How to Tell Your Children You Are Getting a Divorce

Choosing to get divorced is an intensely emotional and difficult time and only becomes more difficult when you have children. While you and your spouse may have been unhappy for years, children are often surprised when their parents decide to get divorced. But then again, you may be surprised that they already know or expected it. Many of their peers are going through or went through the same thing. This is not new for children. Even if they expected a divorce, children may struggle to cope with the realities of a new lifestyle. Properly informing your children of the divorce is a vital step in ensuring that they are able to cope with the divorce. If you have any worries or concerns seek a professional therapist for advice. Even if you have no worries or concerns, it may be a good idea.

Here are a few tips to keep in mind when telling your children that you and your spouse are getting divorced.

  1. Choose the Right Time

When informing your child that you and your spouse are getting divorced, it is best to pick a day that gives you plenty of time to break the news and thoroughly explain what the divorce means for your family. This is a not a quick conversation and should not be discussed over the breakfast table before school. It is also best to break the news on a day that will allow your child to have some time to process the information without interfering with any big event. For example, if your child has a big test approaching, or a vacation, it may be wise to wait until after these events before informing your child of the divorce. Do it together. One parent should not do it alone.

  1. Use Specific Language

It is better to come right out and use the word “divorce” when breaking the news to your children. Often, parents want to tiptoe around the issue, using less definitive language in an attempt to reduce the shock or impact of the news. However, this can lead to confusion and further upset down the road.

  1. Be Careful Not to Reveal Too Much

When you tell your children you are getting divorced, they will likely ask you why. While it is important to tell your children the truth, they do not need to know every reason why you and your spouse are getting divorced. In particular, your children should not hear about the dirty deeds that caused the divorce. The information you reveal when telling your children about the divorce can have a serious impact on the child’s relationship with your spouse, their parent.  It is important to respect that parent-child relationship and think of what is best for the children. For most children, a continued relationship with both parents is in their best interest. Thus, it is important not to damage your spouse’s reputation in front of the children by sharing too much.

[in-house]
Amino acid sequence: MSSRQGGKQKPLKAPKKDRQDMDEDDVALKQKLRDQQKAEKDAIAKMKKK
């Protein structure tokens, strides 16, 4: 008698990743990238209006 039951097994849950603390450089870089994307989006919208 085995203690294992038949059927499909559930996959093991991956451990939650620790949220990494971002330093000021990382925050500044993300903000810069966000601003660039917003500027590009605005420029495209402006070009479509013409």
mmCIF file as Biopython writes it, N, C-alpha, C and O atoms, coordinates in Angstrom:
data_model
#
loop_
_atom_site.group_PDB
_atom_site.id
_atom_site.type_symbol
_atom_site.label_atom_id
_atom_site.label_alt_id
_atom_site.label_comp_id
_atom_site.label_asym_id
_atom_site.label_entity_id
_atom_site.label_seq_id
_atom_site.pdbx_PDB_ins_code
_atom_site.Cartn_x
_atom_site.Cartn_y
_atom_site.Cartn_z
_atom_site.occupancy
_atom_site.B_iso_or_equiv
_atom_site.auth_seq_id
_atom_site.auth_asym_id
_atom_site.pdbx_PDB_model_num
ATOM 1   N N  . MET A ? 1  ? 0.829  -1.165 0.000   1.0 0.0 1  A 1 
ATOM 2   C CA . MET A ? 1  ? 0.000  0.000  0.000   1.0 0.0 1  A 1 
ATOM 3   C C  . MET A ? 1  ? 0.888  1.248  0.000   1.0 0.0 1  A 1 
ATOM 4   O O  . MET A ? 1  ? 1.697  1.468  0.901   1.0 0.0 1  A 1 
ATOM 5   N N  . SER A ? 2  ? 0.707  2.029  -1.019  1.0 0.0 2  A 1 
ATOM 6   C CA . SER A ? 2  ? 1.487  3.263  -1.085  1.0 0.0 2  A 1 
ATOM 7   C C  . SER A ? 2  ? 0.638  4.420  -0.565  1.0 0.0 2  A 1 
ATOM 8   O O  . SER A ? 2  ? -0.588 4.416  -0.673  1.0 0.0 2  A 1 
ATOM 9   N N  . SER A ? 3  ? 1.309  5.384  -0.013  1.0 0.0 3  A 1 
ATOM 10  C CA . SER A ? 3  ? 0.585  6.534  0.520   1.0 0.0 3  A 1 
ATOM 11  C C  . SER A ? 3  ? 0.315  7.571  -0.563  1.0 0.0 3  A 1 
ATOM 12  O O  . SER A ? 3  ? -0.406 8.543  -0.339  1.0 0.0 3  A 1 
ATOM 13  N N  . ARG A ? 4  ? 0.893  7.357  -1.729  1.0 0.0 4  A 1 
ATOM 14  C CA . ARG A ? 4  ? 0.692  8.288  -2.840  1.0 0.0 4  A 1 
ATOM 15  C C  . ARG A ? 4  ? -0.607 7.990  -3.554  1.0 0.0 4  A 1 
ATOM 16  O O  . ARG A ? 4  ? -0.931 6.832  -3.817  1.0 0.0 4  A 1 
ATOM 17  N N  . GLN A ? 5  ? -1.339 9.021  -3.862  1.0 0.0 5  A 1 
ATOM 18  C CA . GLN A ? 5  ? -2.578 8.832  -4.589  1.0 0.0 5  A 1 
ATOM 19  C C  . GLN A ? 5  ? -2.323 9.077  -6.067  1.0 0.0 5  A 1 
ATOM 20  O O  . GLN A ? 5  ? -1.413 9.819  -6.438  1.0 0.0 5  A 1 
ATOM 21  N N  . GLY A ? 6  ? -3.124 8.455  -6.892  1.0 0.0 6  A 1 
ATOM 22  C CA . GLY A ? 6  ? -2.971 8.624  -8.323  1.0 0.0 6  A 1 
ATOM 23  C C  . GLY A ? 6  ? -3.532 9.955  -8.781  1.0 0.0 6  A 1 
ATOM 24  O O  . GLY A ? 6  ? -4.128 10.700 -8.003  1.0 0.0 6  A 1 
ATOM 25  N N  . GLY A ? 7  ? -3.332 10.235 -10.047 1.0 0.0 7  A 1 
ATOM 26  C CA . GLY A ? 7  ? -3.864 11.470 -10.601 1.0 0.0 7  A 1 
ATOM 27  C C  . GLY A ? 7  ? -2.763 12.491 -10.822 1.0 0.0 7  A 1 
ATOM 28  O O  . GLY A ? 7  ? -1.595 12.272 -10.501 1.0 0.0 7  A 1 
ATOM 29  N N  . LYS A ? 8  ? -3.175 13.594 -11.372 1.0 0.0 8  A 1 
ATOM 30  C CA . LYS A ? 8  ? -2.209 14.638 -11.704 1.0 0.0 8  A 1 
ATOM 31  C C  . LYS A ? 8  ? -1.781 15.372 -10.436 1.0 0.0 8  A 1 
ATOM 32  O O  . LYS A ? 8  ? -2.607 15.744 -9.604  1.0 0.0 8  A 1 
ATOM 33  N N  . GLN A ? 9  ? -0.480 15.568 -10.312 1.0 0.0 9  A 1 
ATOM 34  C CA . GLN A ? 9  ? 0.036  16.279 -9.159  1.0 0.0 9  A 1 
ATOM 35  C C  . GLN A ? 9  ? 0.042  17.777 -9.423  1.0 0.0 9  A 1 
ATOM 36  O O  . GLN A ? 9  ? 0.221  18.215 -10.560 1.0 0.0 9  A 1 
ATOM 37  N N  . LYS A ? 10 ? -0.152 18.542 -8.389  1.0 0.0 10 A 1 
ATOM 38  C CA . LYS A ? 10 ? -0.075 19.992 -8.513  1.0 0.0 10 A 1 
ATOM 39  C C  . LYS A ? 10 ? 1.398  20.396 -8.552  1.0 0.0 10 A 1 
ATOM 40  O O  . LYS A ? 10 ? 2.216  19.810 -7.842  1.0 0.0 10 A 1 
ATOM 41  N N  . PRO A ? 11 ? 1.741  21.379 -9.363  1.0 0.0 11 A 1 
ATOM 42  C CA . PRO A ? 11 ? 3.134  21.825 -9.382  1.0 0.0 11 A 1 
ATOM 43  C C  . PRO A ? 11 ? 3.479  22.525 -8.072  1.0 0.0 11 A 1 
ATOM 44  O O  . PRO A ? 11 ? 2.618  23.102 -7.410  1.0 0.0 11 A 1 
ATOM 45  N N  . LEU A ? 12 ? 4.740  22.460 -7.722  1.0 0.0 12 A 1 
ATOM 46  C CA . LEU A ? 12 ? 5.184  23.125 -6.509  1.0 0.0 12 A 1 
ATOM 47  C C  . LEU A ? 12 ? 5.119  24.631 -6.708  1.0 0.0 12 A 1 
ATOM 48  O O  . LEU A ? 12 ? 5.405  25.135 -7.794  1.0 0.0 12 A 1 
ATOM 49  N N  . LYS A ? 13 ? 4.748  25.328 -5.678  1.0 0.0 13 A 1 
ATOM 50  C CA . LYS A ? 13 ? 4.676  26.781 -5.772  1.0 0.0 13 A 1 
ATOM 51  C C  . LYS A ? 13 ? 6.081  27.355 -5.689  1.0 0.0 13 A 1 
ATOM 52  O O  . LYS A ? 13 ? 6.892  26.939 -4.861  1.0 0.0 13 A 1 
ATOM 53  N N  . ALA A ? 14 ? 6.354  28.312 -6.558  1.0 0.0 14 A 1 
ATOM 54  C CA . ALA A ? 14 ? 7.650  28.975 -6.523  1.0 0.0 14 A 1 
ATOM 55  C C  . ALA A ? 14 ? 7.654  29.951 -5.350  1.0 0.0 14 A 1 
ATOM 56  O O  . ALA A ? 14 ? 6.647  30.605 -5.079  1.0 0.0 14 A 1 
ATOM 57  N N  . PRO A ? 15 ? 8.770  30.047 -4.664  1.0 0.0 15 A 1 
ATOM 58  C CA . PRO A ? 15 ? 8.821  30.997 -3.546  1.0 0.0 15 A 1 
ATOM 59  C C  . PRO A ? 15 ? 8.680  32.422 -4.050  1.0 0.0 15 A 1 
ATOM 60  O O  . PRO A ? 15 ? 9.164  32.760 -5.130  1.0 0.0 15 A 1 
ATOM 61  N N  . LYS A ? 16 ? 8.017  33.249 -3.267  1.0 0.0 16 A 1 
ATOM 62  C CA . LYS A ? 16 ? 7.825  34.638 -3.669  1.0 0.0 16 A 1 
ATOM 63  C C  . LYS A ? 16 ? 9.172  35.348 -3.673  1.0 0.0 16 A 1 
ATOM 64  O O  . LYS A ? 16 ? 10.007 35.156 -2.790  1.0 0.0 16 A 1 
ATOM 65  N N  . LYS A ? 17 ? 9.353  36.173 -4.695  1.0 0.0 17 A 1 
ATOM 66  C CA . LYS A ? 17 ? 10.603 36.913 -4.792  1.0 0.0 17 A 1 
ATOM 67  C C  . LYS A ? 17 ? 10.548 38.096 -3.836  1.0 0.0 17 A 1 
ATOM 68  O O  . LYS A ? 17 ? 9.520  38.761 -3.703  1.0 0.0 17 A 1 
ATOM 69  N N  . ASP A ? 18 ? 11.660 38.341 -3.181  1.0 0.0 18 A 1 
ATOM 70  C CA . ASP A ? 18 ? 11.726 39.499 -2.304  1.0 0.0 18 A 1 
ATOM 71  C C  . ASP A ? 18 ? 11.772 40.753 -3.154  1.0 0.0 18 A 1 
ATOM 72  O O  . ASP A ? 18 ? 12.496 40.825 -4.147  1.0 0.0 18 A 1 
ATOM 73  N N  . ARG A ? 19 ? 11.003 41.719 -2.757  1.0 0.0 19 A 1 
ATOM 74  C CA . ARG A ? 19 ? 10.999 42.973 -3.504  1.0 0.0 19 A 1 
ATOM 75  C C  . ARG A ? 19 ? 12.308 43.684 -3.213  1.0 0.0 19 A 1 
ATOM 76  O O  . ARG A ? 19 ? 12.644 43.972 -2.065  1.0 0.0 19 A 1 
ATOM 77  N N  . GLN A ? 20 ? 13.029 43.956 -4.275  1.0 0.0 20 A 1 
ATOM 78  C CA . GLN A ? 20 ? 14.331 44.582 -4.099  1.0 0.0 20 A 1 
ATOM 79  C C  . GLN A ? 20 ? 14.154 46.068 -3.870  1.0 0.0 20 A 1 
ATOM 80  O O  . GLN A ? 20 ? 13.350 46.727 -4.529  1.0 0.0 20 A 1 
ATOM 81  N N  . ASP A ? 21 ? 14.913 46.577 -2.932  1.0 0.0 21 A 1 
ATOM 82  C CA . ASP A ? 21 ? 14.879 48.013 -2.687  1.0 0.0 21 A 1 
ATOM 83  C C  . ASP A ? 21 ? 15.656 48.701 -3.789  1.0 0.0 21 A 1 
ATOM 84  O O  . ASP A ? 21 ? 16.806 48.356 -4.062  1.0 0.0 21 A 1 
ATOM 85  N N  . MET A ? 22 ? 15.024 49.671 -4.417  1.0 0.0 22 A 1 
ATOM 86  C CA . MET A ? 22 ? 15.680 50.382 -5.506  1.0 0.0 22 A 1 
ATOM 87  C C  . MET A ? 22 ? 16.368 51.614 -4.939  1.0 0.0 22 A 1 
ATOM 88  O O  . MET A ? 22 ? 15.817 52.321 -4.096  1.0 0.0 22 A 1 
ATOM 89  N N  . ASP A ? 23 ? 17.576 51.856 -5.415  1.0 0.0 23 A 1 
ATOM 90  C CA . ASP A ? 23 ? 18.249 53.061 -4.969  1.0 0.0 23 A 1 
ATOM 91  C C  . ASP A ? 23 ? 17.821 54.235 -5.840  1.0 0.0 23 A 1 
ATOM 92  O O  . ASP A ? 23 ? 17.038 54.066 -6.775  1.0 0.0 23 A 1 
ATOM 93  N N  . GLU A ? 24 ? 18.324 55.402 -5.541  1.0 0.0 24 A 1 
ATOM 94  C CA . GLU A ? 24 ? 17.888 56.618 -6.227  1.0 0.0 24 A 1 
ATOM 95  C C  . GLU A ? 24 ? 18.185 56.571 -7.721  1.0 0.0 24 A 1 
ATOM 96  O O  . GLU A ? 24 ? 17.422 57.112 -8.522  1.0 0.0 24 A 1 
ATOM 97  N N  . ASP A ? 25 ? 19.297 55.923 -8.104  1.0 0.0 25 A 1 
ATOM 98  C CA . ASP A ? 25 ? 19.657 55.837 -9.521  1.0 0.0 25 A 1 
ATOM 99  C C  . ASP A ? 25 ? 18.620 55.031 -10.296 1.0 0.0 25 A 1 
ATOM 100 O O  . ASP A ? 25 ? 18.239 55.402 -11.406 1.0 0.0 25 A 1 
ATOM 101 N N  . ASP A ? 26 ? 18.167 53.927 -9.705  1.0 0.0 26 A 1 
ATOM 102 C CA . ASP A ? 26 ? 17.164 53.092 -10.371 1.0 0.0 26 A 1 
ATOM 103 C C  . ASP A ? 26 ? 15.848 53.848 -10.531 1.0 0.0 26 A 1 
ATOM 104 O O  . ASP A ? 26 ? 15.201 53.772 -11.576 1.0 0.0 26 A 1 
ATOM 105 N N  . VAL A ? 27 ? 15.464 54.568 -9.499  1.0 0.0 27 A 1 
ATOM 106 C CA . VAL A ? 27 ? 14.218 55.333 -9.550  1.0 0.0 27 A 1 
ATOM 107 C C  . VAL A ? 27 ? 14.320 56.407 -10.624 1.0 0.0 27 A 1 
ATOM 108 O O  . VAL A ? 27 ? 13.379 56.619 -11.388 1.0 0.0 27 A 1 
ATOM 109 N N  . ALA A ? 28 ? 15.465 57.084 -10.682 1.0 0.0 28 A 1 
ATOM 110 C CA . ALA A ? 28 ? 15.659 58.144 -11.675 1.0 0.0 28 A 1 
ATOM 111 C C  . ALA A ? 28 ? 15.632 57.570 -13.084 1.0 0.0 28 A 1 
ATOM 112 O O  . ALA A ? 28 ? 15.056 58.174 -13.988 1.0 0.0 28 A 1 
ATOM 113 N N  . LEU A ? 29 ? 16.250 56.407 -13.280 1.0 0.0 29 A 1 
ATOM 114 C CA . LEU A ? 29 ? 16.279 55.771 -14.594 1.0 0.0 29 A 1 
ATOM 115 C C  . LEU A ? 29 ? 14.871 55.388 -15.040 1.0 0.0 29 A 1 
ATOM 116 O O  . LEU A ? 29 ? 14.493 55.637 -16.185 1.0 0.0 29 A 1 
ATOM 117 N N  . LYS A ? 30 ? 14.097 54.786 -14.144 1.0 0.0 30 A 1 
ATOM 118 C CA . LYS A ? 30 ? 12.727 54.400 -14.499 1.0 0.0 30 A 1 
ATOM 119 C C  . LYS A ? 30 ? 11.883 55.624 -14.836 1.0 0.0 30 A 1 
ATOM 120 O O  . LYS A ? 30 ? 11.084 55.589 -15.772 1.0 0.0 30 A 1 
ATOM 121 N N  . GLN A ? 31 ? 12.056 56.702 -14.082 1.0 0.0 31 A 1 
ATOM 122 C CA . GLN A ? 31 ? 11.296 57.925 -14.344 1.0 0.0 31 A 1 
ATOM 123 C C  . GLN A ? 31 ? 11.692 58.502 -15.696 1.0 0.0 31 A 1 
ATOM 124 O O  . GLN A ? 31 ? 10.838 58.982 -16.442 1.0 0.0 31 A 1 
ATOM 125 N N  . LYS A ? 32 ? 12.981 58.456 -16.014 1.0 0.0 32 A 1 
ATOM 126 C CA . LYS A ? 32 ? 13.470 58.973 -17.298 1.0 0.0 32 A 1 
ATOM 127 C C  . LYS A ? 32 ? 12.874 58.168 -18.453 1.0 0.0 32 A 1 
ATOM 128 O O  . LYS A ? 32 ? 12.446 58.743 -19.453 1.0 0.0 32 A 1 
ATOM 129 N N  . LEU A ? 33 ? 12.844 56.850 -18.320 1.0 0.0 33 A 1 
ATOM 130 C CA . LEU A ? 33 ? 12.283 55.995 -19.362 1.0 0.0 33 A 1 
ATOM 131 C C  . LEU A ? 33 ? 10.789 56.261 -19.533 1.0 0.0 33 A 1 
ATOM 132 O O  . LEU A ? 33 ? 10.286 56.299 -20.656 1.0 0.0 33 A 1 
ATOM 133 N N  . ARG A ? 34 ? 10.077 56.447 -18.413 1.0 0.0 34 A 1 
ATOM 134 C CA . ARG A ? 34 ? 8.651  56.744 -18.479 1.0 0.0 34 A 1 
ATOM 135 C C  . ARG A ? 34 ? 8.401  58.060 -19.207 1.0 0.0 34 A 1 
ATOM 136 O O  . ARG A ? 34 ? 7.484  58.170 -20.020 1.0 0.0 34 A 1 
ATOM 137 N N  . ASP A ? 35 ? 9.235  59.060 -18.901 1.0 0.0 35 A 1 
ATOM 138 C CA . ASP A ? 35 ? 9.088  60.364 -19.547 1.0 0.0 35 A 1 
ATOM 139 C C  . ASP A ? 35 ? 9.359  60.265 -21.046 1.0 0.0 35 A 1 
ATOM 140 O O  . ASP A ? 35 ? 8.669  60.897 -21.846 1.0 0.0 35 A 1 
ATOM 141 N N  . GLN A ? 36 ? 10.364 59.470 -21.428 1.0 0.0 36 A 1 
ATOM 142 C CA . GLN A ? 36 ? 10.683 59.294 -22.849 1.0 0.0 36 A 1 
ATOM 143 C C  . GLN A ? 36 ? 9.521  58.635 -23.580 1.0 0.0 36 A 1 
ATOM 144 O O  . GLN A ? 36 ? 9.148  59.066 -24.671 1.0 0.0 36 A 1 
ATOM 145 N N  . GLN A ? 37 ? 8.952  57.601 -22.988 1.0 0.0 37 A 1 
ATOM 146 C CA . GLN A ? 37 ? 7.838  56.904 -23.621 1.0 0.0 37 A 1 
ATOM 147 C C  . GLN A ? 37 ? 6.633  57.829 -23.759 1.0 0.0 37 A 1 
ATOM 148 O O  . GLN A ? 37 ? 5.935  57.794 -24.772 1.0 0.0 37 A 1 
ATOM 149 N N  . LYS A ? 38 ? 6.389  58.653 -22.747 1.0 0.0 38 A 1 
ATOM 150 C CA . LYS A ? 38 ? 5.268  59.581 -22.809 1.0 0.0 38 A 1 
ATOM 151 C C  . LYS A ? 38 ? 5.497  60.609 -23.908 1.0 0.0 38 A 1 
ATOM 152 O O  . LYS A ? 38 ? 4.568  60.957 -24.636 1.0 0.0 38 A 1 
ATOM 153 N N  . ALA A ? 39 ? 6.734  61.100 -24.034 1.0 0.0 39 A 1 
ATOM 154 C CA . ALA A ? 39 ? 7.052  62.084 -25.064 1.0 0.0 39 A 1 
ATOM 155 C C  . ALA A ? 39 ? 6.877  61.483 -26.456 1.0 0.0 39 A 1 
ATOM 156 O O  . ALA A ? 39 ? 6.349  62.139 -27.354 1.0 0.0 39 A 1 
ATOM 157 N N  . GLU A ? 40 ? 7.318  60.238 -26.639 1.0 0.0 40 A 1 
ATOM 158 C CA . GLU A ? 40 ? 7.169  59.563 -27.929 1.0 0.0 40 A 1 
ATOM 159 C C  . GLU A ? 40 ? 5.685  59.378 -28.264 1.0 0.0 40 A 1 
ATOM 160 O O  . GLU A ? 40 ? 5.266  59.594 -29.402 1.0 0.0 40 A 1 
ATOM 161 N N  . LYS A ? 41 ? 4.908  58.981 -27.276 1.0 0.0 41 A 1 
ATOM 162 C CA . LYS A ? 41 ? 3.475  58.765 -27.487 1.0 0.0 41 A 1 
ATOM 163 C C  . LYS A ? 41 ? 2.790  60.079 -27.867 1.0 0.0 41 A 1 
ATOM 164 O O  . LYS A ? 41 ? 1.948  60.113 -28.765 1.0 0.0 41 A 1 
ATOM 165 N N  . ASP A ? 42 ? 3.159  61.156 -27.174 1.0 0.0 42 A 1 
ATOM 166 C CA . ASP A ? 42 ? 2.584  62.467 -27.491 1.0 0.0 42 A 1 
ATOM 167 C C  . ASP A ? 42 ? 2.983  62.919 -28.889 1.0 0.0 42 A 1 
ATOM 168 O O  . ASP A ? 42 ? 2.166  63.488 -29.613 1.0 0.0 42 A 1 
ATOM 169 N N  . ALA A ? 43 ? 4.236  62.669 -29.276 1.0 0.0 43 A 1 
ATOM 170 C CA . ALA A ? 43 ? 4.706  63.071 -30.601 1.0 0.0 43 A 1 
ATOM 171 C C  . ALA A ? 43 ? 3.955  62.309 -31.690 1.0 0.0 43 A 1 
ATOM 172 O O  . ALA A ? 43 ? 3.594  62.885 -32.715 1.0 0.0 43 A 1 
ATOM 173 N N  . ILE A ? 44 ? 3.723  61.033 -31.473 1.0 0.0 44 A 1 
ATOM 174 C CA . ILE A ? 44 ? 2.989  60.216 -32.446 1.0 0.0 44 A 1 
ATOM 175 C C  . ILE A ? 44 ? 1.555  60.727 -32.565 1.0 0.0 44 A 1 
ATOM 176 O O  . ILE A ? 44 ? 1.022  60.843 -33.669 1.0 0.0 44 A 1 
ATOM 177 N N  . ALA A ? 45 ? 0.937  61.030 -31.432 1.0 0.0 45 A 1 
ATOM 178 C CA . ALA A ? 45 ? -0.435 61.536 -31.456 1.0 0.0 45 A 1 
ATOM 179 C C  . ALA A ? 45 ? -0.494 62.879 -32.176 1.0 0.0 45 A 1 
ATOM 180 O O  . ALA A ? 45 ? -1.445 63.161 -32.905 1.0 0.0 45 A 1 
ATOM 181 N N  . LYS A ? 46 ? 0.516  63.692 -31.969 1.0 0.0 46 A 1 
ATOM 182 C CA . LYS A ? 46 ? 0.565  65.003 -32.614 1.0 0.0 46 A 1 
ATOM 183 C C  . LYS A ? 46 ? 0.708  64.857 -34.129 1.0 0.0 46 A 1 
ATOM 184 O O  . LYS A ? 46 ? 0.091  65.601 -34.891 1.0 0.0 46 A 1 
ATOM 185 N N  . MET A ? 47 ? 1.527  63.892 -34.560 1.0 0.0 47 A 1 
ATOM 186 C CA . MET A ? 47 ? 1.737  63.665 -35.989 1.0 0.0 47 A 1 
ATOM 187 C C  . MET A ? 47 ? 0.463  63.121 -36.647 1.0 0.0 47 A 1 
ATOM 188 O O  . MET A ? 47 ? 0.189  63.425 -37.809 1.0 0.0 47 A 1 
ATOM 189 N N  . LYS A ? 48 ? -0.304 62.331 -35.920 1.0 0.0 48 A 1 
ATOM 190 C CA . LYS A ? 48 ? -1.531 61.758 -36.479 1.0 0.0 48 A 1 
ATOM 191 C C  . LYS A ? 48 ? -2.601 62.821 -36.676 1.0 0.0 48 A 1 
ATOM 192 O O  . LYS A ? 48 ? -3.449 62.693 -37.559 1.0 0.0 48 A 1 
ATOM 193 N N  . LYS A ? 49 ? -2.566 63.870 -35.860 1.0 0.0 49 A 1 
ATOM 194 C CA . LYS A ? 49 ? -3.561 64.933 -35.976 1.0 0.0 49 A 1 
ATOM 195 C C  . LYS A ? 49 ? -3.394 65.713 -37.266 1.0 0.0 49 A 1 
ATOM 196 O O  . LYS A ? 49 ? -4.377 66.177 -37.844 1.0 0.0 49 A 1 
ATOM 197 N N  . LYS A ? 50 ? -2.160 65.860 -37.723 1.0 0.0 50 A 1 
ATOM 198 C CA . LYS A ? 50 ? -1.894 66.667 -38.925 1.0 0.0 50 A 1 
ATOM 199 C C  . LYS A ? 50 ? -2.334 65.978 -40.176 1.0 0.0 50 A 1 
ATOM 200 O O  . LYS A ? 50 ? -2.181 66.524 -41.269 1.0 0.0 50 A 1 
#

1. Come Up with a Plan

Most children benefit from having a consistent routine in place. While divorce will disturb your normal routine, it doesn’t have to completely throw your children’s lives into upheaval. Before telling your children about the divorce, try to come up with a parenting plan with your spouse. In addition to creating a new parenting plan, try to keep the children’s new schedule as similar as possible to their schedule before the divorce. This will alleviate much of the confusion, will show the children that their lives are going to remain as normal as possible, and will allow your children to know when they will see each parent.

  1. Keep Reminding Your Children That the Divorce is Not Their Fault

Many children blame themselves when their parents get divorced. This is particularly true when parents fight, in front of the children, about how to raise the children. When you first tell your children about the divorce, make sure to emphasize that they are not to blame. As the divorce progresses, remind them again and again that they are not to blame.

For assistance in obtaining a divorce or advice on breaking the news to your children, please contact Spindler and Associates. We have years of experience and know the laws and court procedures for Wayne, Oakland, Livingston, Genesee and Washtenaw Counties where our attorneys have practiced for years. Contact Kathryn Wayne-Spindler & Associates at 248-676-1000 to schedule a consultation. The Oakland County law office is conveniently located in Milford, Michigan. Our service area includes these communities: Milford, Waterford, Walled Lake, Commerce, Highland, Hartland, White Lake, Commerce, South Lyon, Linden, New Hudson, Wixom, Holly, Fenton, Grand Blanc and many more.

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